RESTON, Va.--An agenda anchored by two-hour tutorials on hidden Markov models, database systems for genomic applications, and novel tools for target validation is expected to attract nearly 250 attendees to the Conference on Computational Genomics here October 31-November 3.
Sponsored by the Institute for Genomic Research (TIGR), the conference, now in its second year, aims to generate discussion about new ideas and research methods in computational genomics, conference cochair Tony Kerlavage, director of gene discovery for Celera Genomics, told BioInform. Twenty-six speakers representing industry, government, and academia will address topics in areas such as gene discovery, functional analysis, annotation, proteomics, comparative genomics, expression analysis, databases and datamining, and visualization tools.
Kerlavage predicted that a highlight of the conference will be Tuesday morning's session on expression analysis. The session's speakers include Masaru Tomita of Keio University, Japan, who will give an overview of the E-cell project "Towards Integrative Simulation of Cellular Processes"; Michael Bittner of the US National Human Genome Research Institute on "Challenges of Obtaining and Evaluating Gene Expression Profiles"; David Balaban of Affymetrix on "Gene Expression Tools"; and Andrea Califano of the IBM TJ Watson Research Center on "Pattern Discovery in Continuous Functions: Applications to Gene Expression Analysis and Structural Biology."
"We have good coverage of gene discovery and analysis and annotation fields," Kerlavage added, "with an opening talk by Doug Brutlag of Stanford University on "Highly Specific Sequence Motifs," other motifs talks Sunday morning, and later talks that will look at whole genome analysis."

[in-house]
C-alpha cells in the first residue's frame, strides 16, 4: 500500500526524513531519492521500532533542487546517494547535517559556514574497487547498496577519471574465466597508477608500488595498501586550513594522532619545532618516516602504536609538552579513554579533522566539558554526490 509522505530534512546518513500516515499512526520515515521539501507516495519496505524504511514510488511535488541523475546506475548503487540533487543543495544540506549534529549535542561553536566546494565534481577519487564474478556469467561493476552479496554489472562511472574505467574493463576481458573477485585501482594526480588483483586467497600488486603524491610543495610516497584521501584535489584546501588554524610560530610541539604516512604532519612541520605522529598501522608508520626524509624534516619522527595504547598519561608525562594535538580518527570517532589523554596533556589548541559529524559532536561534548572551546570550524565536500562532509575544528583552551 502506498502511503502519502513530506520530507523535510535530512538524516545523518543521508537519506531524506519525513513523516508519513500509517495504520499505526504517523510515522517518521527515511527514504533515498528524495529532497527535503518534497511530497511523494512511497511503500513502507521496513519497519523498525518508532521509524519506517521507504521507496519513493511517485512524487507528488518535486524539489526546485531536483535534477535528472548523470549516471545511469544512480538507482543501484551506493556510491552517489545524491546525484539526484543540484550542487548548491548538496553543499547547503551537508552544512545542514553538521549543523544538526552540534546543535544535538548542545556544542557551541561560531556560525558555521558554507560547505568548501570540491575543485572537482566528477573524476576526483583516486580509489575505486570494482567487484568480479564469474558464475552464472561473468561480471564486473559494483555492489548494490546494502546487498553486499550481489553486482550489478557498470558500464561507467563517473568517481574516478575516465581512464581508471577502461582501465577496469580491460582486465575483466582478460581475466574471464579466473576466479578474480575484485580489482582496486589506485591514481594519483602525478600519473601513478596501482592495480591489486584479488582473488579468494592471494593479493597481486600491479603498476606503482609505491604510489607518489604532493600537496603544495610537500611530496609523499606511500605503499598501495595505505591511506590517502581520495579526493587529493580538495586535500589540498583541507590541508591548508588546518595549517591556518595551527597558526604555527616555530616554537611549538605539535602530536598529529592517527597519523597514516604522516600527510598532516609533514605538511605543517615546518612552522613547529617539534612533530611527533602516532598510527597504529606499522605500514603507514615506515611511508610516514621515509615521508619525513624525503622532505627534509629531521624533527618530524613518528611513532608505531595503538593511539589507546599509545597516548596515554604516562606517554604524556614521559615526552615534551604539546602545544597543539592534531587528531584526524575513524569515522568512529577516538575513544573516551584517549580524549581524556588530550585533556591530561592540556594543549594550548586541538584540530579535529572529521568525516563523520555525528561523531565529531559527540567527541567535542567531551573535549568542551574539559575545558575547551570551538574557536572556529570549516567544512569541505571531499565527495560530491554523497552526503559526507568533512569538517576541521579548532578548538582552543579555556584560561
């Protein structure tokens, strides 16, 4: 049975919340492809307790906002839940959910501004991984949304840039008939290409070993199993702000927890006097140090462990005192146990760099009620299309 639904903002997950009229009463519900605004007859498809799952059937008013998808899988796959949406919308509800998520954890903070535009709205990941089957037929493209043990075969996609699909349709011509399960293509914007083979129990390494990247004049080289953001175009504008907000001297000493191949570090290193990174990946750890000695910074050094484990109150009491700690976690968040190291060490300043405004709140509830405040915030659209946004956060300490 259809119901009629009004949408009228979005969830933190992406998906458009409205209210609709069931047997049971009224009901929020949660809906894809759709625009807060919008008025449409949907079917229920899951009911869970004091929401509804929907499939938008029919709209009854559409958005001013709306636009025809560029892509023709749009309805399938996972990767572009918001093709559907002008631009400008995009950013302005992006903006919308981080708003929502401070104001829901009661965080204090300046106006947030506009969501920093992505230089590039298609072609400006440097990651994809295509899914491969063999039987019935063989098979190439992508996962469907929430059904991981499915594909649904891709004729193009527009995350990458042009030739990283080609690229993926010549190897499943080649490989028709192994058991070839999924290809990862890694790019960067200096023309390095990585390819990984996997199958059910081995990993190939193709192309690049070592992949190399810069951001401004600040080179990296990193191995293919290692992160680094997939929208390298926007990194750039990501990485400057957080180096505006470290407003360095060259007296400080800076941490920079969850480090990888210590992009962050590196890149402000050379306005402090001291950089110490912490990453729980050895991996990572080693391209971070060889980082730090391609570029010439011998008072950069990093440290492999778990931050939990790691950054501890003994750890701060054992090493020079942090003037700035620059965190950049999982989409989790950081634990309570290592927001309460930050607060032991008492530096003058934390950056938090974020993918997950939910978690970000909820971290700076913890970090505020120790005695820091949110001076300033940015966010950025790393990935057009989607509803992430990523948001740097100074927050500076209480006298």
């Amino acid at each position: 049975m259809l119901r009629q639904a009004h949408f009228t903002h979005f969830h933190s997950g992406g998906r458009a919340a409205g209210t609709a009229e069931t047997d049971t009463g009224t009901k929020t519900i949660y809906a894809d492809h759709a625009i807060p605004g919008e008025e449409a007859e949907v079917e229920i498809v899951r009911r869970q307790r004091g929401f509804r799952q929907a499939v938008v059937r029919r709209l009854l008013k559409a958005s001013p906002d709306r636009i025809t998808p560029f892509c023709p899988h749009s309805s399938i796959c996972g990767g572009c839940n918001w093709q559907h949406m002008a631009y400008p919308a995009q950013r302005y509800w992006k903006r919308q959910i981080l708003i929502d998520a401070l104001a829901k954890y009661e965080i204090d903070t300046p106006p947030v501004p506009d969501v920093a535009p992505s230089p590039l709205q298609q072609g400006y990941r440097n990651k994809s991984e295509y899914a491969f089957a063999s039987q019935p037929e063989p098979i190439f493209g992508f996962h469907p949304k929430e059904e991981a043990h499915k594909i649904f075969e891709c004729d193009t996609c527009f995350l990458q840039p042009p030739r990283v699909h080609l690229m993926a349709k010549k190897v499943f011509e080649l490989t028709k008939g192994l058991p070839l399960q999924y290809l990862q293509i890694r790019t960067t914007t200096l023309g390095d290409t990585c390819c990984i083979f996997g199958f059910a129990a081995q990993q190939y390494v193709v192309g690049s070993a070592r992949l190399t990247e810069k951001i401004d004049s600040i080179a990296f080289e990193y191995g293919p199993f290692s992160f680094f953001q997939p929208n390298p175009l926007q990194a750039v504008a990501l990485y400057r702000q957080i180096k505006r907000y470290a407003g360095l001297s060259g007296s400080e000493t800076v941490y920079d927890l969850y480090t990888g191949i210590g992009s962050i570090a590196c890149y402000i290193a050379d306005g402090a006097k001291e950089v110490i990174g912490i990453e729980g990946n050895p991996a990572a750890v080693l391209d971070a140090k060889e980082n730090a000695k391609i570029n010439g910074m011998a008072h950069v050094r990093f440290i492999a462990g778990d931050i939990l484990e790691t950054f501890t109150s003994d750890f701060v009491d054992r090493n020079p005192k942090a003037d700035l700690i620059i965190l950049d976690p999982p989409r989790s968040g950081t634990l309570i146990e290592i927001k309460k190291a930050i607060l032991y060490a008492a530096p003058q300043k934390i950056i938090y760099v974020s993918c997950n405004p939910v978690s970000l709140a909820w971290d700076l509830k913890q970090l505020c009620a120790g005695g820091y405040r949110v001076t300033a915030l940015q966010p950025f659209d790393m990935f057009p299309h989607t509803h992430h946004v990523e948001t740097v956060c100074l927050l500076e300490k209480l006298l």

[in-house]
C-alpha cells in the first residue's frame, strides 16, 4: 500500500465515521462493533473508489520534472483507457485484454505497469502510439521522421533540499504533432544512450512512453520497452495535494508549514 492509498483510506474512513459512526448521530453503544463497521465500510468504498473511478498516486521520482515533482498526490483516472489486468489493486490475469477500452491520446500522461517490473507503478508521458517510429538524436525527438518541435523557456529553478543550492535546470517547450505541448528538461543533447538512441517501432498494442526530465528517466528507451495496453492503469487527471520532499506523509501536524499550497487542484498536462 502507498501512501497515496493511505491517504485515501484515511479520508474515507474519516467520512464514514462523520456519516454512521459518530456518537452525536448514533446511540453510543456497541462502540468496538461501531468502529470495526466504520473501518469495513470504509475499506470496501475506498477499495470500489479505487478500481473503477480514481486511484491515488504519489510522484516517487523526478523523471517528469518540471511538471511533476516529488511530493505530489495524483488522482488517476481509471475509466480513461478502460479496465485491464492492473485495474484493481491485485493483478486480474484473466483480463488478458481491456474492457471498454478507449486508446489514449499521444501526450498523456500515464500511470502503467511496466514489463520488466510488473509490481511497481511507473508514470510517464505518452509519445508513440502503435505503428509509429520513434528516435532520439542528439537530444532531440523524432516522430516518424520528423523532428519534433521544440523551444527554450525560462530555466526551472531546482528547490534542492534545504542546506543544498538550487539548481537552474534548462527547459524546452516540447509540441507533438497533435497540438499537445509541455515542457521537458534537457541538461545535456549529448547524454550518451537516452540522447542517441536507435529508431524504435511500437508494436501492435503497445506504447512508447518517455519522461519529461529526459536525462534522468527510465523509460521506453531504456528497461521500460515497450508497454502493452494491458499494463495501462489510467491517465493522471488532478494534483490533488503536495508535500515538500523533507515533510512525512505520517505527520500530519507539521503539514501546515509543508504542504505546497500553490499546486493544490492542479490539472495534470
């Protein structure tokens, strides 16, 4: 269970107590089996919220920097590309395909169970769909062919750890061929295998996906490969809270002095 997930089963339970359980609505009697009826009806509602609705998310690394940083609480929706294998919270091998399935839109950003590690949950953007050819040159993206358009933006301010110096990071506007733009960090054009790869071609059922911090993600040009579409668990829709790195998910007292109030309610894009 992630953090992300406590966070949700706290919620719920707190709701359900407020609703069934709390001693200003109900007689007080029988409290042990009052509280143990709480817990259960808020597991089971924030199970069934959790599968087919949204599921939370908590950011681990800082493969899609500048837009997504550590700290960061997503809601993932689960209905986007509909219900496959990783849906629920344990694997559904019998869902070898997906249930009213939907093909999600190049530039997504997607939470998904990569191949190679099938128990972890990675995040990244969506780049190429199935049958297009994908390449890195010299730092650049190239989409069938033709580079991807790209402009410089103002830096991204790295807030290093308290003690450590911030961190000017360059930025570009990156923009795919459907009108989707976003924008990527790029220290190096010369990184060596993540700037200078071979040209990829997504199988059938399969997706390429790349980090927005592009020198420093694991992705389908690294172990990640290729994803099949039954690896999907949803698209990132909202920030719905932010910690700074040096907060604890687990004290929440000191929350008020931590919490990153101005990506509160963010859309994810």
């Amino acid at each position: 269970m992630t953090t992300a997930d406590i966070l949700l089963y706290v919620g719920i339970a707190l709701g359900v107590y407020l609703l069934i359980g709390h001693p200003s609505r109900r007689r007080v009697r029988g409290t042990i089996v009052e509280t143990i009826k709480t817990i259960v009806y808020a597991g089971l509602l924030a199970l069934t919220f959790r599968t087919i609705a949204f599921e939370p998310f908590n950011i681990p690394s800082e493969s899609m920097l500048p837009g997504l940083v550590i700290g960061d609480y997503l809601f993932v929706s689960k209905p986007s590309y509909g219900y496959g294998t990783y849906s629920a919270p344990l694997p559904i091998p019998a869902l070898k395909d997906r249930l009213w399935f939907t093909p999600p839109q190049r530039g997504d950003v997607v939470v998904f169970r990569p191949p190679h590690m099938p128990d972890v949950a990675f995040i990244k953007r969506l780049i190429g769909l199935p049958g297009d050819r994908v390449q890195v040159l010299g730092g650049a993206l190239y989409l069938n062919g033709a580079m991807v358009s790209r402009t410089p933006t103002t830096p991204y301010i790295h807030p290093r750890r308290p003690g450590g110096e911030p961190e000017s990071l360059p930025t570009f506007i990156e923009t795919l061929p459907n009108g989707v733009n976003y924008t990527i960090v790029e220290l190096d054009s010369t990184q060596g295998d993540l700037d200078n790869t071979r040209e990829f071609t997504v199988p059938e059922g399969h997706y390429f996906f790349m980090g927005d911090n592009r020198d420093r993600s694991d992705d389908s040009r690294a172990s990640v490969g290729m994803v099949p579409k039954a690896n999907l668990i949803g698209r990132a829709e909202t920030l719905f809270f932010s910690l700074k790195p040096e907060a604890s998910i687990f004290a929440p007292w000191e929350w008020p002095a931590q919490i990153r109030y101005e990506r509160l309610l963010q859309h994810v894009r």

International projects will also be well represented. Ian Holmes of the Sanger Centre will speak on "Multiple Alignment Accuracy with Postal"; Jeremy Parsons of the European Bioinformatics Institute will present "Linking Databases Using EST's and CORBA"; David Ussery of the Technical University of Denmark will present "Gene Finding in 3D"; and Manuel Peitsch of Glaxo Wellcome will present "3D Crunch: A Very Large-Scale Automated Protein Modeling Experiment."
According to Kerlavage there is little overlap between the conference and informatics sessions at the Genome Sequencing and Analysis Conference (GSAC), also sponsored by TIGR, last month in Miami. "This conference is much more broadly focused on all of the computational methods applied to genomics," he said. "At GSAC, people give 20-minute talks in the informatics sessions. Here they have 45 minutes to really go into depth about their research."
The computational genomics event also attracts a different audience, Kerlavage continued. "We get a very even mix of biologists and computer scientists. GSAC attracts more people focused on genomics research and doesn't get this sort of response from the computer scientists."
A total of 24 posters and 22 electronic posters will be on display during the conference, as will the products of four exhibitors: Silicon Genetics, Gene Logic, Paracel, and the US National Center for Biotechnology Information.